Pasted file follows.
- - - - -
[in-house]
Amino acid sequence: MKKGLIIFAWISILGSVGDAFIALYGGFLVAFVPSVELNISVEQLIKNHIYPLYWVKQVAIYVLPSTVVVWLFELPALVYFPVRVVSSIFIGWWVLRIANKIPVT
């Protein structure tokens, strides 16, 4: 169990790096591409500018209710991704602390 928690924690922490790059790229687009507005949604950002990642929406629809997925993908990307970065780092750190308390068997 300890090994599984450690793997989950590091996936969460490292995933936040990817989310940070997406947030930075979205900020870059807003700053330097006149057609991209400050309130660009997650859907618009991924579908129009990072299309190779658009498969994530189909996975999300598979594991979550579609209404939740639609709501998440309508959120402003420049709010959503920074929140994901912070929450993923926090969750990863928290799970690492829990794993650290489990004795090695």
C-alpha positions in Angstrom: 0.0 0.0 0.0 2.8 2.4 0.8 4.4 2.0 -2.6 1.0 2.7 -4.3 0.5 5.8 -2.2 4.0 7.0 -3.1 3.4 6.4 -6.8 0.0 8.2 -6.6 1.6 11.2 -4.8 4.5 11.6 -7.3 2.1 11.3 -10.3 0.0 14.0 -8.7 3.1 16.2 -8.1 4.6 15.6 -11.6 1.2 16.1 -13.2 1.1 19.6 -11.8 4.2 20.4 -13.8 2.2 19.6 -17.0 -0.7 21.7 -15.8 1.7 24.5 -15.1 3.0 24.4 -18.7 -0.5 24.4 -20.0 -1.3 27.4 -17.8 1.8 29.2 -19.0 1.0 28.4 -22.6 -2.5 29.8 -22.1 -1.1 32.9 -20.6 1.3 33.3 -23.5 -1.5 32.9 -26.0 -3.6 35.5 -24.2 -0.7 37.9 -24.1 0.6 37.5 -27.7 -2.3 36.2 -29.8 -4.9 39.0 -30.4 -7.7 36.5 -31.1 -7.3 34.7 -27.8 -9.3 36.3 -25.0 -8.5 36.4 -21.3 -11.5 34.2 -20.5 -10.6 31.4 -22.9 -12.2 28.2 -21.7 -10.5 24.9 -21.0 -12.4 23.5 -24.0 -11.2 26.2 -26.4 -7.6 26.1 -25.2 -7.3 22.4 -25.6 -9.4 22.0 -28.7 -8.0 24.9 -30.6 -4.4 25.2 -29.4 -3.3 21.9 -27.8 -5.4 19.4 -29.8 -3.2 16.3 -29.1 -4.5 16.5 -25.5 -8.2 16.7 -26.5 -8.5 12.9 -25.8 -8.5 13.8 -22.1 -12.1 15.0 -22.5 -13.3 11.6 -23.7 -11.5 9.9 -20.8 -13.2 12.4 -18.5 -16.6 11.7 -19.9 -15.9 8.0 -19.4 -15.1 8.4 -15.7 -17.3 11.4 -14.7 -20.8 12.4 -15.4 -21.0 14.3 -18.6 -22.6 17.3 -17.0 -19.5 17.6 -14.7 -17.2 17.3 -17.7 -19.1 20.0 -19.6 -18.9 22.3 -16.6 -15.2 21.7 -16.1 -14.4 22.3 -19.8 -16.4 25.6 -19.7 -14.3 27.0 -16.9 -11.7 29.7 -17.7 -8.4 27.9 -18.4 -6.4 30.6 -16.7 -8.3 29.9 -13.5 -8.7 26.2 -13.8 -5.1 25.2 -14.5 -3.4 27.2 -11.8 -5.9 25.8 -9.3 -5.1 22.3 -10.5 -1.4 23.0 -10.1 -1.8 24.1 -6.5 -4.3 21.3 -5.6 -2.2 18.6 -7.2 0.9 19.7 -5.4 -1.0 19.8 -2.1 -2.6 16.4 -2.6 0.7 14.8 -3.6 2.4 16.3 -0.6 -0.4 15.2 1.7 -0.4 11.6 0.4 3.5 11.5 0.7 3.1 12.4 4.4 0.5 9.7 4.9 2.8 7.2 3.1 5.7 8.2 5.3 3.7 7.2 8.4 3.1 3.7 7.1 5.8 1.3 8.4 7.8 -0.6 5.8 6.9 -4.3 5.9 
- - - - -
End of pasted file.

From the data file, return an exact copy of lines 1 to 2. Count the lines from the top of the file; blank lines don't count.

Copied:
[in-house]
Amino acid sequence: MKKGLIIFAWISILGSVGDAFIALYGGFLVAFVPSVELNISVEQLIKNHIYPLYWVKQVAIYVLPSTVVVWLFELPALVYFPVRVVSSIFIGWWVLRIANKIPVT